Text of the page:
A distributorship arrangement may be a low risk means of expanding businesses abroad. Appointing a distributor may avoid the need for a supplier to establish a base within the foreign territory. This will reduce administrative overheads and may be beneficial from a tax perspective. The supplier does not need to monitor accounts with customers, but with one distributor only.
In contrast to the position on agency, where mandatory EU rules apply, there is no compensation or indemnity payable to a distributor on termination of the distributorship agreement, unless it is specifically agreed in advance.
A supplier has less control over the activities of a distributor than over those of an agent. There is less scope for maintaining control over the method of marketing and prices. The credit risk in respect of sales is concentrated on the distributor rather than with each customer, as would be the case with an agency.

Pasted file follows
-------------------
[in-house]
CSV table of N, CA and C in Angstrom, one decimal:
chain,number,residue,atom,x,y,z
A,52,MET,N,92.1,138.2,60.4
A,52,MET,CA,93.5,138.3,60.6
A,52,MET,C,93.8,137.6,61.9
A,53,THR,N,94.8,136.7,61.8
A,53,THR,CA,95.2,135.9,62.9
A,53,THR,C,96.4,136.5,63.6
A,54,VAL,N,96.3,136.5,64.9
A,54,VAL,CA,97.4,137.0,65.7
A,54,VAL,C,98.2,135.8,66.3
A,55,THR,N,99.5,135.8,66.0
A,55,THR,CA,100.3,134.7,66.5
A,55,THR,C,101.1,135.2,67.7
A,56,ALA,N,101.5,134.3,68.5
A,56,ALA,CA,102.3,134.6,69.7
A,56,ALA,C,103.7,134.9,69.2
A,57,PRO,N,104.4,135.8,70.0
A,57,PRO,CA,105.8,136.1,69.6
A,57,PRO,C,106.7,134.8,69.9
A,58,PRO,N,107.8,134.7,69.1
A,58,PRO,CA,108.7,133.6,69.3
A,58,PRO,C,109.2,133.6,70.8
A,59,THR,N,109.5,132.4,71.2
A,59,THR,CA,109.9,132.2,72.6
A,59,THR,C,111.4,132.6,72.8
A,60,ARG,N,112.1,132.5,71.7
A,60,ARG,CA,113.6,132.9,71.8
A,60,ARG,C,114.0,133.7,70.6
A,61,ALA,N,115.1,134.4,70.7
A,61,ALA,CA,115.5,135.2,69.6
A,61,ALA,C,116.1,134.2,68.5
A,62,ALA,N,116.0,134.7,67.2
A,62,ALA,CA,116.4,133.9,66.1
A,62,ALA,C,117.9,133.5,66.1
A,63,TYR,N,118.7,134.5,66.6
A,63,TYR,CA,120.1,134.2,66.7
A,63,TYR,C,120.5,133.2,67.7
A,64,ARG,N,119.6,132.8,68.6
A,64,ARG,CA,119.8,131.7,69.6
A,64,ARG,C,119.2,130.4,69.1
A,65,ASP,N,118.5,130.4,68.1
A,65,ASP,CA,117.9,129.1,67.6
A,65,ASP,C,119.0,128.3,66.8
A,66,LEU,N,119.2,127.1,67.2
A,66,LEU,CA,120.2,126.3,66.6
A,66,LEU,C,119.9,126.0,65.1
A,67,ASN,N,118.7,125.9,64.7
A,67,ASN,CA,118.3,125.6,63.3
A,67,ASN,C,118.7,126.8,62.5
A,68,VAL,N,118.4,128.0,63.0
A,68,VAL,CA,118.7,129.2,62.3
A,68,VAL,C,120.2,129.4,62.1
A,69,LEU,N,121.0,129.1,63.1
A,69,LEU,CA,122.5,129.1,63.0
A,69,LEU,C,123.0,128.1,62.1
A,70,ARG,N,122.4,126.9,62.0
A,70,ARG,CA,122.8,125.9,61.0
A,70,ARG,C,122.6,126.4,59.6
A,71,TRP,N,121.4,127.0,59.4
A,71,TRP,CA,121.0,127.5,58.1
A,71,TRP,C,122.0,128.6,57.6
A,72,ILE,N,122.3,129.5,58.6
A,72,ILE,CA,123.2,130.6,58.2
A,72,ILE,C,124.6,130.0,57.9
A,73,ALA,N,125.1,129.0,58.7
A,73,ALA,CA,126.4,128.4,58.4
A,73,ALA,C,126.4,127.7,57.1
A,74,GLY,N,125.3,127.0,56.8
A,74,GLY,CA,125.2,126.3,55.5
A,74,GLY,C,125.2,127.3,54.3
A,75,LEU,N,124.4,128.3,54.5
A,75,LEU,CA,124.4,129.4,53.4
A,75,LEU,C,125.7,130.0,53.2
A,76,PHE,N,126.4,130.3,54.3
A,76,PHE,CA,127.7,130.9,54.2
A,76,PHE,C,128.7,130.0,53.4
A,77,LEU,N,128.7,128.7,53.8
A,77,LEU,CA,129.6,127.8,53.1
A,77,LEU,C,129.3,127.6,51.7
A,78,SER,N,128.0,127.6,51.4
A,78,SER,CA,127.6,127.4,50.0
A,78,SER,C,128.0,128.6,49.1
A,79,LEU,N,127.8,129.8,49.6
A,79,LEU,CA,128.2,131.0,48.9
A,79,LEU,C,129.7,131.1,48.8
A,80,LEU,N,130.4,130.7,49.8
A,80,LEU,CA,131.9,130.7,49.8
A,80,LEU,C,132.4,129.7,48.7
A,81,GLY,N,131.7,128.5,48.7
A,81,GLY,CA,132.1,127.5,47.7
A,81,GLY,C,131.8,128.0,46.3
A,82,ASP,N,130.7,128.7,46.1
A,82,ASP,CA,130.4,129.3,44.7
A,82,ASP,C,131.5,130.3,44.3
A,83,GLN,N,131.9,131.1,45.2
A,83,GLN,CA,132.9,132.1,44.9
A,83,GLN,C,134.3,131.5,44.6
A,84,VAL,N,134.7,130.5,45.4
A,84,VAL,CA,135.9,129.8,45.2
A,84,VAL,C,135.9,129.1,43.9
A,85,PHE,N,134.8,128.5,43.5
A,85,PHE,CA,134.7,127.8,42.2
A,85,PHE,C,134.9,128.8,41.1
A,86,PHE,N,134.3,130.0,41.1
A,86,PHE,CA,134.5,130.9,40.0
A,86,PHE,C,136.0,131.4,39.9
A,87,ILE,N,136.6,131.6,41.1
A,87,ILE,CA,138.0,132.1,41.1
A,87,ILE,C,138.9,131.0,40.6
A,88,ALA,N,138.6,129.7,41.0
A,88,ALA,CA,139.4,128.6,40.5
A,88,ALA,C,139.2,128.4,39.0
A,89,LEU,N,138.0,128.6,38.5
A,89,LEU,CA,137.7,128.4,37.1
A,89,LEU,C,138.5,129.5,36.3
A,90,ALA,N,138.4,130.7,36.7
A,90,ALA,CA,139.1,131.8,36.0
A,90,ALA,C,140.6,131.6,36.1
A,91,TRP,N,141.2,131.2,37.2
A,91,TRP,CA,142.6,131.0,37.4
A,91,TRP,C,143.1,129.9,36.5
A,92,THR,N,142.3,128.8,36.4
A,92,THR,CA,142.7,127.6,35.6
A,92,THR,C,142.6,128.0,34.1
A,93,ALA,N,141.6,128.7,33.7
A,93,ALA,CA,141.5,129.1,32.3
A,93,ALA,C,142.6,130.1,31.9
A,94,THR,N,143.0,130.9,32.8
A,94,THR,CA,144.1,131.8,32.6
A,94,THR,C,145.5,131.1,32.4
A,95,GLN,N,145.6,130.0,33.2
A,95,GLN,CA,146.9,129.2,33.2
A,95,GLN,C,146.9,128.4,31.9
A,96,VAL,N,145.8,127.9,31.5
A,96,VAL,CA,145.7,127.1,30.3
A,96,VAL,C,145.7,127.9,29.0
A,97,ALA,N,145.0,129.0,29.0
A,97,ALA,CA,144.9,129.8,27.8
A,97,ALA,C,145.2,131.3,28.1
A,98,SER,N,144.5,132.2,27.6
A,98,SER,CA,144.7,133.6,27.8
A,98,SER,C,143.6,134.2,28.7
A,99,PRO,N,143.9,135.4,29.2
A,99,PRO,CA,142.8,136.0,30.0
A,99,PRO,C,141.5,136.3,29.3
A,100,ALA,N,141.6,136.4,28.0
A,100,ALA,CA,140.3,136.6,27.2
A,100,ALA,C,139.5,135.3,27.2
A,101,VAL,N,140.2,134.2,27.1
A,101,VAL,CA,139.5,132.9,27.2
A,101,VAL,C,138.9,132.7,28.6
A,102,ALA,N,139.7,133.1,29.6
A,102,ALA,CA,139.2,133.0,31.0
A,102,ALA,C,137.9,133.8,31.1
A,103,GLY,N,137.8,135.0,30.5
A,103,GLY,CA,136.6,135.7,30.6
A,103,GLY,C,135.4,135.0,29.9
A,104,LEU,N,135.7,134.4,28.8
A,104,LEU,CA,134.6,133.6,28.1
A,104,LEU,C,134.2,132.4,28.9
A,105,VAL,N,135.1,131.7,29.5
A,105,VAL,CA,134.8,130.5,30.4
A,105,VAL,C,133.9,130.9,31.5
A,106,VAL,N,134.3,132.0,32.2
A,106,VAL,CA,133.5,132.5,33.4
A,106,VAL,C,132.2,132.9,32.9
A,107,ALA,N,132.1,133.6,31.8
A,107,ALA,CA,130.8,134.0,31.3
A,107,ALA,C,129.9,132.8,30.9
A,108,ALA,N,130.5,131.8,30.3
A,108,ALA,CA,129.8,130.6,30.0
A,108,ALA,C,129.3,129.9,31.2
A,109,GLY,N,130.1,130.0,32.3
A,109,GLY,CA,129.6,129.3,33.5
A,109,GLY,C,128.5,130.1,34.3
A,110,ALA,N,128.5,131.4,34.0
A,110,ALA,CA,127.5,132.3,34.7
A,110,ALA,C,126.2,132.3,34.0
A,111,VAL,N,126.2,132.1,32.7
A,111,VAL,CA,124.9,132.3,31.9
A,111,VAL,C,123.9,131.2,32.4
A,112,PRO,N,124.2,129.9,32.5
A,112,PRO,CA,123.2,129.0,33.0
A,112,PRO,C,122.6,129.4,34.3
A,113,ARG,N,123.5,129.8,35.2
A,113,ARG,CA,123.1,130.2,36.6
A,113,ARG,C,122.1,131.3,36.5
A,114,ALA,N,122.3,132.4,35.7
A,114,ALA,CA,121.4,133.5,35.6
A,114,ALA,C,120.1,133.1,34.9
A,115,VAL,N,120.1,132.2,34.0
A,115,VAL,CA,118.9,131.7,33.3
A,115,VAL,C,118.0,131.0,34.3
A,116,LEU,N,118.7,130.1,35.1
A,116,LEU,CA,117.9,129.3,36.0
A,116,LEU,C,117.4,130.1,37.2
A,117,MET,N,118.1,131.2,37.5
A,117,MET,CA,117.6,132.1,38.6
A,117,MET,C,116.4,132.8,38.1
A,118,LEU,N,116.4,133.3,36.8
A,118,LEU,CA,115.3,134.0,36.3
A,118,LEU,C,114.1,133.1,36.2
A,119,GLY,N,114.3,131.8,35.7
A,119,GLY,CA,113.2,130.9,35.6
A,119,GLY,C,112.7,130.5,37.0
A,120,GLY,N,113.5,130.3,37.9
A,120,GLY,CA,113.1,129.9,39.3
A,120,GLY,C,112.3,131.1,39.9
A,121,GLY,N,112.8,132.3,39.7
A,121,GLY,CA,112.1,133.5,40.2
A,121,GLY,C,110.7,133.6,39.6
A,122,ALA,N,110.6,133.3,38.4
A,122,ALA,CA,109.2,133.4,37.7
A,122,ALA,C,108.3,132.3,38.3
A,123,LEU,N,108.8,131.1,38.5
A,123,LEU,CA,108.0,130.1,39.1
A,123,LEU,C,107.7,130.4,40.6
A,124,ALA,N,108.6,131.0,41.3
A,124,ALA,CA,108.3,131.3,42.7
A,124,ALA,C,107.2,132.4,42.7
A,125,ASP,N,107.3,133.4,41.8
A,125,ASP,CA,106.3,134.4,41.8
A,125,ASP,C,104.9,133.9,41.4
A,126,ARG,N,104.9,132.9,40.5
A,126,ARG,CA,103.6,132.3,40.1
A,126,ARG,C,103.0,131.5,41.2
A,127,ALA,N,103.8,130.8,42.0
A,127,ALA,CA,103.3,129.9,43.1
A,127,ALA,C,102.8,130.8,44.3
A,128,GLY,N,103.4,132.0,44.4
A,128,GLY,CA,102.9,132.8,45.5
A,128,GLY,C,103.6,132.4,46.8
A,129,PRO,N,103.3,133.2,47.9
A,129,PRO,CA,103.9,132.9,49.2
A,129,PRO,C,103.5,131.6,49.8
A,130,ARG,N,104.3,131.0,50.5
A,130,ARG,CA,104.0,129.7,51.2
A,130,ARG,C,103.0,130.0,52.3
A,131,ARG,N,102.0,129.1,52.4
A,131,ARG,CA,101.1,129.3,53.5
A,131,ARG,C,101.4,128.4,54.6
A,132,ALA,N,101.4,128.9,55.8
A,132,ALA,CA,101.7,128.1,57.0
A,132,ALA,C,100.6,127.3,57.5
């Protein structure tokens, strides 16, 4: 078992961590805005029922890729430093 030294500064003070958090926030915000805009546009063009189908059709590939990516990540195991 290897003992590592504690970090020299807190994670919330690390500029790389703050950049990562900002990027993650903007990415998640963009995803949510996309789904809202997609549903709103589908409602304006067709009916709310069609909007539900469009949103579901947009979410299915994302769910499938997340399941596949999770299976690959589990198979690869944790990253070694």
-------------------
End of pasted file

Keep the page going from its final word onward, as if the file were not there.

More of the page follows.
Distributorships are more regulated than agencies under from EU competition law. Where a commercial agent bears no financial or commercial risk, the EU competition rules will not generally apply.
Types of Distributorships
An exclusive distributorship gives the distributor exclusivity in relation to the supply of products or services within the defined territory. The distributor agrees not to appoint other distributors or sell products directly within that territory.
The supplier provides the distributor with local knowledge and an established business base. The distributor agrees to take on the risk and costs associated with promoting the new products. The exclusive distributor benefits from the supplier’s sales and promotion efforts. The supplier can use the threat of withdrawing this facility, if target sales are not met within certain periods.